Finally, have you an ability to link with / include the GNU scientific library? https://www.gnu.org/software/gsl/ That for me would be the ideal solution. Then you have some dedicated eyes on the code who have knowledge of how it should really work and a vested interest in improving it.

The two biggest issues with random number generators are the actual randomness of the numbers and then the period length before you see a number which already was produced and your internal state variables are as they were the previous time (leading to a loop). The original test of a random number generator was DIEHARD (by Marsaglia) and more recently TestU01 http://www.iro.umontreal.ca/~simardr/testu01/tu01.html The only other thing you need to know is that there is a reasonable expectation that we need a far less stringent random number generator for scientific simulation (in biology anyway) than is needed in cryptography (that's the gold standard). In cryptography they also need reverse engineering of the generation protocol (via estimation of the state parameters) to be impossible.

What were you guys referring to above? "At the moment we are only doing this for normal distributed numbers, not for uniformly distributed ones. I think we decided this because it is relatively costly and uniform random numbers are used in quite a few "sensitive areas" like PoissonGroup"
You know that the only random number you need to generate is a uniform (0,1) one right? From that you generate the others.

Let me know what I haven't explained properly.
Dave.

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Thanks Dave, that's incredibly helpful!

I like the idea of the headers only library and one that can be used for parallel implementations too, but is that Random123 doing Mersenne Twister or something else? One thing we would like for Brian is that it be an easily referenced library. It's easy to reference MT as being a 'good' RNG, which might be important for users (so they can say 'uses such and such library for RNGs (citation)').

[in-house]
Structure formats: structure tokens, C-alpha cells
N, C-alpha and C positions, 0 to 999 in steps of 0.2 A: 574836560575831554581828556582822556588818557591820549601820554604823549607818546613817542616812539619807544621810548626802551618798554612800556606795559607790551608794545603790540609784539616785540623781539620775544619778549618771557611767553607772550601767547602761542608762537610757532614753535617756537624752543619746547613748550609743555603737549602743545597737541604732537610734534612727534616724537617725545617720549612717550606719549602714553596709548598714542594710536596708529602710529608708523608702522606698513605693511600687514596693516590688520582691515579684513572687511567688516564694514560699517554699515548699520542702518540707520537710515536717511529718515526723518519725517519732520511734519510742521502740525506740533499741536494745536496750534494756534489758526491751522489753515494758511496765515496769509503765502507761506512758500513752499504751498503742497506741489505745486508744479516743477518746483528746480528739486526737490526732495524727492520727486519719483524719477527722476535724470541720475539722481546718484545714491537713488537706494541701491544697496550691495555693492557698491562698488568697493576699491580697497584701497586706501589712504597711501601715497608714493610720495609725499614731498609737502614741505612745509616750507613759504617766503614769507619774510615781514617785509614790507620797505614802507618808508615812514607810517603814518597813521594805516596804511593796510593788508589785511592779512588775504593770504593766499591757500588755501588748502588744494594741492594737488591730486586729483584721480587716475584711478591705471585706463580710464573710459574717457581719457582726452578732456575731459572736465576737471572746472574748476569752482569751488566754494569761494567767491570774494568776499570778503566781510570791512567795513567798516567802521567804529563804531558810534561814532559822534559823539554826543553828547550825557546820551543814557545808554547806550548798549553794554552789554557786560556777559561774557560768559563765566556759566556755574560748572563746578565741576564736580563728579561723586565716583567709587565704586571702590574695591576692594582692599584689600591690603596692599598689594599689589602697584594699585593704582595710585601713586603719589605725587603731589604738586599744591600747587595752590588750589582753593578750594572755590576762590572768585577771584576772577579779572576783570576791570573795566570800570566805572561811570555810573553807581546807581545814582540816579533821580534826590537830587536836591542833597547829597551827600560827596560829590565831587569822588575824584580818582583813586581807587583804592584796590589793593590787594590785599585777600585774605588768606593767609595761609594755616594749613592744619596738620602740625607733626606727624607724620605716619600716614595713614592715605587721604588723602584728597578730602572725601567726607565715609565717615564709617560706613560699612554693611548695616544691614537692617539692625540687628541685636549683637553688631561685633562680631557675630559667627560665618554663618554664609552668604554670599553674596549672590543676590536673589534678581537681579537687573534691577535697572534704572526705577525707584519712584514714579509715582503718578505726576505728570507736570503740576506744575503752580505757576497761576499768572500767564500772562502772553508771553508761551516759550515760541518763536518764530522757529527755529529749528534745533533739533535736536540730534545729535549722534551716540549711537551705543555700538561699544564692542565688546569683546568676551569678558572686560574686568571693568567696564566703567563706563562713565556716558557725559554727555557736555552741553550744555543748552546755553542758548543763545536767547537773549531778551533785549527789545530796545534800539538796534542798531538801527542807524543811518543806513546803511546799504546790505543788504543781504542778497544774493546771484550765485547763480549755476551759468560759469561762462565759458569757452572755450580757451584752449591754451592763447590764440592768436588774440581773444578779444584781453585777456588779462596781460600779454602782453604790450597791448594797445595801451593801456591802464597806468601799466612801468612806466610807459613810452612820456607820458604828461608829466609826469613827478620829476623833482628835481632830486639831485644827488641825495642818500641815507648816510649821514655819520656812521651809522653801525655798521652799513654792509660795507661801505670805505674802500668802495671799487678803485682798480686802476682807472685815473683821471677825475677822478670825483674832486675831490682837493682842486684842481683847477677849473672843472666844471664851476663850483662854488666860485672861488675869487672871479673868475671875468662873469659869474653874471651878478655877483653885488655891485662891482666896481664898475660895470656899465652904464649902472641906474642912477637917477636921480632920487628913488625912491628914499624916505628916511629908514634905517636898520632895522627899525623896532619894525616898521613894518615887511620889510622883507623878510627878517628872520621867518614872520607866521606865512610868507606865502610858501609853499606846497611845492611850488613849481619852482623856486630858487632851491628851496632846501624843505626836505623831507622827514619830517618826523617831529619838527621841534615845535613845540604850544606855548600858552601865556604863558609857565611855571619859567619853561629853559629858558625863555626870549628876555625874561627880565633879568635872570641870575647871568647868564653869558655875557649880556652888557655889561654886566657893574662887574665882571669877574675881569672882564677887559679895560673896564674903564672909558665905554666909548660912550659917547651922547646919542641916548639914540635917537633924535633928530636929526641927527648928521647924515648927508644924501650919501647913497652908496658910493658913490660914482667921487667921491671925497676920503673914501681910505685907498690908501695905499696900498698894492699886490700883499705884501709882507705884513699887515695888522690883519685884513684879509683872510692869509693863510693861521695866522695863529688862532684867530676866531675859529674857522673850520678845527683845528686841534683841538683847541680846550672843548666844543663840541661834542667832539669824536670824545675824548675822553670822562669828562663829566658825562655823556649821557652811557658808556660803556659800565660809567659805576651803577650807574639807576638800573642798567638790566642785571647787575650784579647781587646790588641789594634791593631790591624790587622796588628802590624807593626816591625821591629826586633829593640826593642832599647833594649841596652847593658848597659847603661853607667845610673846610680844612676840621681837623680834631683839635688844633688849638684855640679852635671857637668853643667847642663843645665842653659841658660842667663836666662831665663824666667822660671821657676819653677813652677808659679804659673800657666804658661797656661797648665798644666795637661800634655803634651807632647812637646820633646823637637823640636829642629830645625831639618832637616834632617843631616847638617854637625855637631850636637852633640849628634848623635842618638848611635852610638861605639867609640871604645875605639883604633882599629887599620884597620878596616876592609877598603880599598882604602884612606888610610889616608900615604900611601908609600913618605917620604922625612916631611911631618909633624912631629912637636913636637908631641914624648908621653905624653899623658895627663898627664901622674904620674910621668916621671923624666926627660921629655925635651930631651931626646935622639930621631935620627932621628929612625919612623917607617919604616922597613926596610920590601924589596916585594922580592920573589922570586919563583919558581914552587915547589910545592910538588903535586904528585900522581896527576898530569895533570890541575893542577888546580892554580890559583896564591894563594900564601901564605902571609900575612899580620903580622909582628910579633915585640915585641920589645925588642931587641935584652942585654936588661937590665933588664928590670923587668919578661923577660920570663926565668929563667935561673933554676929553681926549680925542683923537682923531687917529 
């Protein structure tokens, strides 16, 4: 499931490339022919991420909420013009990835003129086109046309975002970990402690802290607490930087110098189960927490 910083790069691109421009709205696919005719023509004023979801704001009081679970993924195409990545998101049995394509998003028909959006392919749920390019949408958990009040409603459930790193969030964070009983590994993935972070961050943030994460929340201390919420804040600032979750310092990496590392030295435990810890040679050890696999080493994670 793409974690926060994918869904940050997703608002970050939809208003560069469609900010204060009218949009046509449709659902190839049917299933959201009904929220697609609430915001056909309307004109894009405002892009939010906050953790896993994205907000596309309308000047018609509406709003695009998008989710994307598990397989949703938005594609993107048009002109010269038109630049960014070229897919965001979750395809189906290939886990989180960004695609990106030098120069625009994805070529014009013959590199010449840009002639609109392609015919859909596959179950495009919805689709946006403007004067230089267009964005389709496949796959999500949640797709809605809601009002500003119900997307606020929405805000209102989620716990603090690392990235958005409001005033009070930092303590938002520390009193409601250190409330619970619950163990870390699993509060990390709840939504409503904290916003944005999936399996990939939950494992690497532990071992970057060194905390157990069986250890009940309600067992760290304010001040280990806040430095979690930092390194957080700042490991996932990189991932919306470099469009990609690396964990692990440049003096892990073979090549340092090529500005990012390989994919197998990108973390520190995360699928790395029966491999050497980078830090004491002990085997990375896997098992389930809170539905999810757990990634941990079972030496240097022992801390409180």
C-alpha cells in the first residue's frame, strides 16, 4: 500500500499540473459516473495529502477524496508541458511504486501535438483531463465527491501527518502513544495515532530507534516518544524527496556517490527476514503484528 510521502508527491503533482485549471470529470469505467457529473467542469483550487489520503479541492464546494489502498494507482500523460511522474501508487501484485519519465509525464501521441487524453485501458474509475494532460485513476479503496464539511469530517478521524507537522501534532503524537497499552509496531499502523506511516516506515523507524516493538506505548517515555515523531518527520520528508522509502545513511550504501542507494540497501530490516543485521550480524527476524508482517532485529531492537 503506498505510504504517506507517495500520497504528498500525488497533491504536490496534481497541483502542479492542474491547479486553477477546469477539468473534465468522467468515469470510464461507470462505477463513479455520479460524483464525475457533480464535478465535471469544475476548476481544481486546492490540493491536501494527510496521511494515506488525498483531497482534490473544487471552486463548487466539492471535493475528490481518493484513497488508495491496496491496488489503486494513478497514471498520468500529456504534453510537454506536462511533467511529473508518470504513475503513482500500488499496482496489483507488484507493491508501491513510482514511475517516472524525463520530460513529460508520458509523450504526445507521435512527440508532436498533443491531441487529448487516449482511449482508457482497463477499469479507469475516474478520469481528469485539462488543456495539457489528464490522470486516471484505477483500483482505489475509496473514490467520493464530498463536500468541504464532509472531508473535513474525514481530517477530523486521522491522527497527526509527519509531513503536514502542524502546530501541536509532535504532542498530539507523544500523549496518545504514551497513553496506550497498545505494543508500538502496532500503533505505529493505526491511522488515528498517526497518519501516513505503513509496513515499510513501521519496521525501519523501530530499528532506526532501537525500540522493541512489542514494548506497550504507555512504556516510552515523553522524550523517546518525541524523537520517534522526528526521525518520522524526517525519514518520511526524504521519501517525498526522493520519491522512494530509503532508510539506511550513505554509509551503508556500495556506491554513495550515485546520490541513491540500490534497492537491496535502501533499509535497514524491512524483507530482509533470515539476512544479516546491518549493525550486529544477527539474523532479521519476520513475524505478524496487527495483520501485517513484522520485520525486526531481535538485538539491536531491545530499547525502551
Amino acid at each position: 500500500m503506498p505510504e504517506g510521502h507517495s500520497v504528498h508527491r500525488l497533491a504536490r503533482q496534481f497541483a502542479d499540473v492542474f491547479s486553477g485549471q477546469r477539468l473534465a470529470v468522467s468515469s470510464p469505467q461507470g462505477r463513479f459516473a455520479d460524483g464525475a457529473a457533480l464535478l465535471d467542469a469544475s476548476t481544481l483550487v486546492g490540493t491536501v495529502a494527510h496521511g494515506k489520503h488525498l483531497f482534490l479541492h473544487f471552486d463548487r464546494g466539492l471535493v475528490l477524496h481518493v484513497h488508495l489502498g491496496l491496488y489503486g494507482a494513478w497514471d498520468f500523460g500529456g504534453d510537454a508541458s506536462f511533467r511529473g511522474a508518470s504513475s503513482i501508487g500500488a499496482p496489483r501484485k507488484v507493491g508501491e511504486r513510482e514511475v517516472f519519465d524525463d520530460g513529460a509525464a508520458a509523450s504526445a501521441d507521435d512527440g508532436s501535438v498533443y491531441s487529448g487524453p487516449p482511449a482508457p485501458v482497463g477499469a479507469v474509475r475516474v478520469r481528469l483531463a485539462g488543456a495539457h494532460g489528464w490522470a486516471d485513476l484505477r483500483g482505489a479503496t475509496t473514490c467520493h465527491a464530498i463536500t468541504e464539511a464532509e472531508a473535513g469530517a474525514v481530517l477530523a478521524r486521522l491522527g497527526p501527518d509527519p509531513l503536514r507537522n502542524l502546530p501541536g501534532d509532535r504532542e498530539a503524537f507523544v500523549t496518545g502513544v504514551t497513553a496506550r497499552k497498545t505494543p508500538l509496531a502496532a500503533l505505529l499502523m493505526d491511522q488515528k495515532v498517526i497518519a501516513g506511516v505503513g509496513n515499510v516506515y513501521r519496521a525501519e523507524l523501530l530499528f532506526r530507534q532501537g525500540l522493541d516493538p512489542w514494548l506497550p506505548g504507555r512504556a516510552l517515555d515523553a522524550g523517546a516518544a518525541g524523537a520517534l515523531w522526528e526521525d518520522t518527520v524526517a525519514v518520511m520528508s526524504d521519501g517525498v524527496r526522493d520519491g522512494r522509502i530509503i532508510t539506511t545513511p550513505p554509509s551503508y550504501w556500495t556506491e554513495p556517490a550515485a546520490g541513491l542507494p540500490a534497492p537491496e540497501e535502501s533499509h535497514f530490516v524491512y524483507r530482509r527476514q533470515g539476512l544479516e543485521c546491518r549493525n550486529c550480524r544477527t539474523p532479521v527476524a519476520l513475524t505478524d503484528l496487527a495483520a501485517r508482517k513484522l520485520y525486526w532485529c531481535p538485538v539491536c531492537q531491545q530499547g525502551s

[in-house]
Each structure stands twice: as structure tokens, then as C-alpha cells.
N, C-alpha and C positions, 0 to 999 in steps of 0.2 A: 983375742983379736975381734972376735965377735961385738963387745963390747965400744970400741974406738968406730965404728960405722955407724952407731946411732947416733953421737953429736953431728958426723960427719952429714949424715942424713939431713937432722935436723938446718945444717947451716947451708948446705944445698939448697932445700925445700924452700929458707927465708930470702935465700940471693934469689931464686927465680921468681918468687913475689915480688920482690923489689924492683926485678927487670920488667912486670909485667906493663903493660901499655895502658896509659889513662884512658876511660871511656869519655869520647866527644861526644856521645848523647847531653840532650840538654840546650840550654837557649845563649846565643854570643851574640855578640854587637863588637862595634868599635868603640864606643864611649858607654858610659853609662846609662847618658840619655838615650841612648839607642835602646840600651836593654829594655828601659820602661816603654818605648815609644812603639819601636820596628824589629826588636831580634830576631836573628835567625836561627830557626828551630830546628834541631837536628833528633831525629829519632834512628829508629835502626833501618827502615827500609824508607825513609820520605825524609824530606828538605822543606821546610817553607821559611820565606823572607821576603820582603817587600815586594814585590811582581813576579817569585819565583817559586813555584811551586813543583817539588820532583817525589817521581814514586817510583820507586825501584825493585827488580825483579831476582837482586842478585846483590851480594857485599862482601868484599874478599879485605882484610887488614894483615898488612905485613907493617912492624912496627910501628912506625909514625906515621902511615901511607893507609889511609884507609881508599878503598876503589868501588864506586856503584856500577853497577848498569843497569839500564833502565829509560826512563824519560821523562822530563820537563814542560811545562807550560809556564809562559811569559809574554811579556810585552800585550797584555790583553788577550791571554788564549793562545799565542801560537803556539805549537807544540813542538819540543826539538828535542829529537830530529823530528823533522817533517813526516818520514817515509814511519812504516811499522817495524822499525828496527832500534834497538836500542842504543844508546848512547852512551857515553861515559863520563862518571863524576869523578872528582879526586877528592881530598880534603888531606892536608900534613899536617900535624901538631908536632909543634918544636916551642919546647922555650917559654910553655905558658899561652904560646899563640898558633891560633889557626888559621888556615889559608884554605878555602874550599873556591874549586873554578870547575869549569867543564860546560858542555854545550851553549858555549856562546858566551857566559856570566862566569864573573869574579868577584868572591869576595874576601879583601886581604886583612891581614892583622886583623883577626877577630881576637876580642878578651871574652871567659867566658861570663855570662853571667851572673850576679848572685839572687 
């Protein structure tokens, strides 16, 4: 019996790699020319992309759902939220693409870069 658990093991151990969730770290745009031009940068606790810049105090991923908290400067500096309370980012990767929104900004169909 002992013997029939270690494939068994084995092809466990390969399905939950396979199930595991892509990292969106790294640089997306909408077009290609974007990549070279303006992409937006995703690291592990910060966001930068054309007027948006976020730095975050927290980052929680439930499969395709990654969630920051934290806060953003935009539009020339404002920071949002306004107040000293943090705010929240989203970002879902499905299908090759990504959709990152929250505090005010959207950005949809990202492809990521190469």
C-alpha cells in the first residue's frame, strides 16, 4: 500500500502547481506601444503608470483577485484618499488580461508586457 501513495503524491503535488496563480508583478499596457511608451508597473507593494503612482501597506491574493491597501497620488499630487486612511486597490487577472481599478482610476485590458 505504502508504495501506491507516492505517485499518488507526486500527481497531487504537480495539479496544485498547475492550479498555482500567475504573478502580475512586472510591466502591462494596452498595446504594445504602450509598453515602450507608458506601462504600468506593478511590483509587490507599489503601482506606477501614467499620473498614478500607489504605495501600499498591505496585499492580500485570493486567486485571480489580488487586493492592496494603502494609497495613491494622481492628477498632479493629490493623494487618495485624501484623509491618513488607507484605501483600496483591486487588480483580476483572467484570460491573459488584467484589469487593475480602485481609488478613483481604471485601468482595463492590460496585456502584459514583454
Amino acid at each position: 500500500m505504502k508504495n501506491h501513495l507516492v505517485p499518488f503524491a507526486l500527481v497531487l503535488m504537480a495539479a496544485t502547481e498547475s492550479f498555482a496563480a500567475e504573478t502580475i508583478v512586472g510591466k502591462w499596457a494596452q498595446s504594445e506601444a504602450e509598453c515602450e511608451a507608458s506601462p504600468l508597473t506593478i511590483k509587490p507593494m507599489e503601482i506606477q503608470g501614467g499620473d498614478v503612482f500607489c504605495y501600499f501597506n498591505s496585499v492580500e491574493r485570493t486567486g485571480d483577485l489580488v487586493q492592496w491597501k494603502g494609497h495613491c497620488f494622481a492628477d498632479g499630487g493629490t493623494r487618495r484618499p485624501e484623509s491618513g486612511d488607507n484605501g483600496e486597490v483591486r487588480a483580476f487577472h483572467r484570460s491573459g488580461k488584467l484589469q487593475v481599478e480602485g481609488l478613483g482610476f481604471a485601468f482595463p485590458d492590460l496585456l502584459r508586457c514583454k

How big is GSL? We would like to redistribute any files we need with it, and ideally the fewer dependencies the better. We'd also like it to compile on as wide as possible a variety of platforms as possible, which is another reason for avoiding big, complicated libraries.

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thesamovar commented Feb 22, 2014

Thanks Dave, that's incredibly helpful!

I like the idea of the headers only library and one that can be used for parallel implementations too, but is that Random123 doing Mersenne Twister or something else? One thing we would like for Brian is that it be an easily referenced library. It's easy to reference MT as being a 'good' RNG, which might be important for users (so they can say 'uses such and such library for RNGs (citation)').

How big is GSL? We would like to redistribute any files we need with it, and ideally the fewer dependencies the better. We'd also like it to compile on as wide as possible a variety of platforms as possible, which is another reason for avoiding big, complicated libraries.

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daveh19 Mar 9, 2014